Whenever possible, FamilySearch makes images available for all users. However, ultimate rights to view images on our website are granted by the record custodians. The Family Group Records Collection, Archives Section collection is available only to members of the supporting organization, The Church of Jesus Christ of Latter-day Saints.There are currently 5,337,178 images in this collection. The forms are filed in alphabetical order by husband's surname, given name, and date of birth.
Usually, I'm very skeptical of the value of user contributed records. However, the Family Group Records Collection is an exception. These original records often contain valuable notations giving sources and details about the family which have otherwise not been preserved in subsequent transcriptions of these records. Many of the notes made on these early family group records were on the back of the records. The backs of the records are reproduced in the digitized versions of the files online.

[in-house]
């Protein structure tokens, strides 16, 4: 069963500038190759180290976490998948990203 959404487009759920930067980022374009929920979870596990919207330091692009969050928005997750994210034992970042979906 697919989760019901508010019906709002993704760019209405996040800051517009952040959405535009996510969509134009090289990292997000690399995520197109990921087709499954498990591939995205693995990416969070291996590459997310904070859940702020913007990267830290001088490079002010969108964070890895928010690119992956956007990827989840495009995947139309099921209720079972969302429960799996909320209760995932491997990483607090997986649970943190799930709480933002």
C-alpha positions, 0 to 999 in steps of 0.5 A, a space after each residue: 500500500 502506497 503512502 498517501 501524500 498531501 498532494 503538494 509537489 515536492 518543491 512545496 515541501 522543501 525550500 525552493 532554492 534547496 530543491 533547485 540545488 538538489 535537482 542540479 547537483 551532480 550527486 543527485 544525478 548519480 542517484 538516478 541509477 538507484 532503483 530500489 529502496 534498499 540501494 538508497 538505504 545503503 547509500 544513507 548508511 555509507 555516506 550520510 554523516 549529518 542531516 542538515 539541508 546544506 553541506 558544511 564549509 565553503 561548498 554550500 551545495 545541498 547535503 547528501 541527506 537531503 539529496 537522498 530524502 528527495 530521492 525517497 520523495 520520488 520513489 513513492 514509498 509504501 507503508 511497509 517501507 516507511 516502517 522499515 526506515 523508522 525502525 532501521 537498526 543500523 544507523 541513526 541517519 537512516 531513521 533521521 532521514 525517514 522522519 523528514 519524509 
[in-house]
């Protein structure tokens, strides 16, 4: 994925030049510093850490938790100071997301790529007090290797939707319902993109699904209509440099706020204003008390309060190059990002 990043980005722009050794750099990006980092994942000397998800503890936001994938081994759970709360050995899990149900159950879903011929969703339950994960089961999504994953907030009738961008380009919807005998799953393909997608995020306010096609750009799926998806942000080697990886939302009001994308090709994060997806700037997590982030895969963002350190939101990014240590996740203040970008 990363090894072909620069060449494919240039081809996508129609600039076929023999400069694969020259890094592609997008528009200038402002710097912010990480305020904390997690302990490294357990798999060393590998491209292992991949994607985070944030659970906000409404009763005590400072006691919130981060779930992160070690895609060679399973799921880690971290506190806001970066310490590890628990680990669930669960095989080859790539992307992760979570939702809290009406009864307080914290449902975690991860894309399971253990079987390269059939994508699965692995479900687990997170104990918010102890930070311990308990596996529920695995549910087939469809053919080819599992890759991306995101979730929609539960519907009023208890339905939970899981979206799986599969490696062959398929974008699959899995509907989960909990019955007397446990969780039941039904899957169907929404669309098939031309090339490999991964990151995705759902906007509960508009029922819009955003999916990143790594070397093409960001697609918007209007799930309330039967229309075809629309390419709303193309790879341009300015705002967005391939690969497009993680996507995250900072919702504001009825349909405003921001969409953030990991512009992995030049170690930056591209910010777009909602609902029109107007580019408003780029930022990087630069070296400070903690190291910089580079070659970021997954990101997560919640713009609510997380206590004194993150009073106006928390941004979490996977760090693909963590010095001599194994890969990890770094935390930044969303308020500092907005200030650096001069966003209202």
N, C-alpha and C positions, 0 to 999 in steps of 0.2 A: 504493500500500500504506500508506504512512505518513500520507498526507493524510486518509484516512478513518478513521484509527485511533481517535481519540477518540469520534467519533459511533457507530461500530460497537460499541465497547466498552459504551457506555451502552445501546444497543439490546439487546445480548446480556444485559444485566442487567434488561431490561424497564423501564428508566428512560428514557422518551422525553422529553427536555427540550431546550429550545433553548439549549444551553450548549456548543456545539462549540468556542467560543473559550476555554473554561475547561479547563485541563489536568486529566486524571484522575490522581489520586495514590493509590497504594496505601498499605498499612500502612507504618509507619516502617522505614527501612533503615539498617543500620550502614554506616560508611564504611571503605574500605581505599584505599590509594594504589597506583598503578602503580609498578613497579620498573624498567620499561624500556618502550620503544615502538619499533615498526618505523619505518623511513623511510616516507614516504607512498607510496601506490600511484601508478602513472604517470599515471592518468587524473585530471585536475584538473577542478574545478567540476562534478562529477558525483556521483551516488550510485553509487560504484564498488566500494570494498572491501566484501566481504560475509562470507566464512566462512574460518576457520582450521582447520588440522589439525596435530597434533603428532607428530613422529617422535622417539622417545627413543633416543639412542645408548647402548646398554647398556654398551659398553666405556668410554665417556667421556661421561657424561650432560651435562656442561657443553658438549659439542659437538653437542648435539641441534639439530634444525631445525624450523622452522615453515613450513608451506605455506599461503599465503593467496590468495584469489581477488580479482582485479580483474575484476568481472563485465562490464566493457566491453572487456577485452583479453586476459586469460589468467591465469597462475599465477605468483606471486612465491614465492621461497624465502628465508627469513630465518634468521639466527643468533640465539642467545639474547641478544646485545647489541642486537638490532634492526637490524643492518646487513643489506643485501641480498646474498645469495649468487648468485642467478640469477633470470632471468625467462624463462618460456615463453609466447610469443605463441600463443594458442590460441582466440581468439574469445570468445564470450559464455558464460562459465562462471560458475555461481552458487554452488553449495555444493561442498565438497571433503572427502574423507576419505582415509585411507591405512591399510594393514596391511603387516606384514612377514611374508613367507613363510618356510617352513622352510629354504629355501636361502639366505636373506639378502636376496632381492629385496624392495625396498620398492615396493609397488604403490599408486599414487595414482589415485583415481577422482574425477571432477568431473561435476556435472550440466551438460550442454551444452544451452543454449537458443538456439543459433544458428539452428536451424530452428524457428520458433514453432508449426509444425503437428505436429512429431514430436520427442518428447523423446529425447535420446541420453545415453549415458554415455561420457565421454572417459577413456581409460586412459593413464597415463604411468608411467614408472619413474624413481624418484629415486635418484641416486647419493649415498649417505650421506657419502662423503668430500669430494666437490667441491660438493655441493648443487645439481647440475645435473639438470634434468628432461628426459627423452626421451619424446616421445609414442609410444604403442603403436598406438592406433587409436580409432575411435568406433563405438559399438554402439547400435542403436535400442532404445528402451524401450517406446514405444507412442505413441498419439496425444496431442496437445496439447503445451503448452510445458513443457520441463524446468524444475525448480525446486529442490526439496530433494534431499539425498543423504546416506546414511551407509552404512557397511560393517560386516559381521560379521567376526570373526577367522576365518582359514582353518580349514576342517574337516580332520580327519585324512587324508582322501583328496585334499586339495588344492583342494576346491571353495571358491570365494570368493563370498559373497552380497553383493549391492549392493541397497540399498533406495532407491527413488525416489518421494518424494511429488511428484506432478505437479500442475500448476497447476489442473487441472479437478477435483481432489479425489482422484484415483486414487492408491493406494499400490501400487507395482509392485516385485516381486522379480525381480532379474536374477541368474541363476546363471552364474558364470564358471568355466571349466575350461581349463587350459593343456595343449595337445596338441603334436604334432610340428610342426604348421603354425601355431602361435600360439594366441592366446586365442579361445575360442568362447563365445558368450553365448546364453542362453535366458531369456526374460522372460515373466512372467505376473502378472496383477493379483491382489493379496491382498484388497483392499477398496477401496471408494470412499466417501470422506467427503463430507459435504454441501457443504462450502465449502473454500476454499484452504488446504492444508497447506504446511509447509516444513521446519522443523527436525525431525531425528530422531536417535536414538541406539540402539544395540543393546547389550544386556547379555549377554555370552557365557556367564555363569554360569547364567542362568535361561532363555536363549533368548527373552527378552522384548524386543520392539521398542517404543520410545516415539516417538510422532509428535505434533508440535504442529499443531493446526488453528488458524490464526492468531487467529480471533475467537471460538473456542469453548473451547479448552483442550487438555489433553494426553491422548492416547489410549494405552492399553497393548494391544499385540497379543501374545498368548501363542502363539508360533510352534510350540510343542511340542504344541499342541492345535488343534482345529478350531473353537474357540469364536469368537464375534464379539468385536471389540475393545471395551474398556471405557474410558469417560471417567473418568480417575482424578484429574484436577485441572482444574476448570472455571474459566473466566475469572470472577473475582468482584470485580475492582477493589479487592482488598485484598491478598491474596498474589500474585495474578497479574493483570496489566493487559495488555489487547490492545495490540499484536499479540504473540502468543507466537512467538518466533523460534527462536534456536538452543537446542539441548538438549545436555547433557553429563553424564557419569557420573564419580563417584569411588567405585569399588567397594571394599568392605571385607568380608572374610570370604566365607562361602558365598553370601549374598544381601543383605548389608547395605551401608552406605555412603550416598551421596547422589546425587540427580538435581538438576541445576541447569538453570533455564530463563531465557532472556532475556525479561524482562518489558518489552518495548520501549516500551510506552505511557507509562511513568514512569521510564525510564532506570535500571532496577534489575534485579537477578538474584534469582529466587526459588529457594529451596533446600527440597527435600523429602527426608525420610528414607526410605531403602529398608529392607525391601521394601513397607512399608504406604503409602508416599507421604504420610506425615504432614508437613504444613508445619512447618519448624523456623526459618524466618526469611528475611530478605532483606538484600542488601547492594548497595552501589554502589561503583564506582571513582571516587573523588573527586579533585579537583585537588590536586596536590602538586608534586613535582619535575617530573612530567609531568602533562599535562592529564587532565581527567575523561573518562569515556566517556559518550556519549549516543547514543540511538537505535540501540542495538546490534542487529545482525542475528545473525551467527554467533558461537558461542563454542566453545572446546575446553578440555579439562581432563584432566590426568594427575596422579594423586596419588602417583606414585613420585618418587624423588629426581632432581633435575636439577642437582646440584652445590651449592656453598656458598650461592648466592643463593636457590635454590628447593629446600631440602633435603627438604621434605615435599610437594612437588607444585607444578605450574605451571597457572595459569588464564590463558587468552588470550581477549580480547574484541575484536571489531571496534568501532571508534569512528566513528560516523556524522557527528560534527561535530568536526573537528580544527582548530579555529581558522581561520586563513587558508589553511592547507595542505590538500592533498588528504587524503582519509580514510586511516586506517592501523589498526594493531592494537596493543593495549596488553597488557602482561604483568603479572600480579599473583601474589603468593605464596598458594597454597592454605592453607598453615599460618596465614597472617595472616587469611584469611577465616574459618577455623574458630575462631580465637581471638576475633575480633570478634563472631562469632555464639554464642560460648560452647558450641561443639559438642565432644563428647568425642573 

The records contain the following information:
- Names of husband, wife, and children
- Dates and places of birth, christening, marriage, death, and burial
- Parent's names
- Husband's occupation
- Additional marriages of family members
- LDS temple ordinance information
- Submitter's name and address at the time of the submission
- Family representatives
- Sources of information
For members of the Church, referring to the original family group records that now appear in transcribed form in the FamilySearch.org Family Tree, may give insight into the research done by the original submitters. The Research Wiki gives the following cautions for using the records:
- Use this information as a guideline. Be aware that the information has not been verified and may have come from the submitters memory or from family records.
- These are compiled records so each sheet may have many sources of information.
- If you are unable to find your ancestor look for various spellings of the names.
I would add that it is highly advisable to copy the records as they appear. If you see a source citation, you should go to the original source and record the information rather than rely on the ability of the submitter to have transcribed the information from the source correctly.
The advantage of these records is that the submitters or likely one or two or more generations closer to the ancestors being reported than we are today.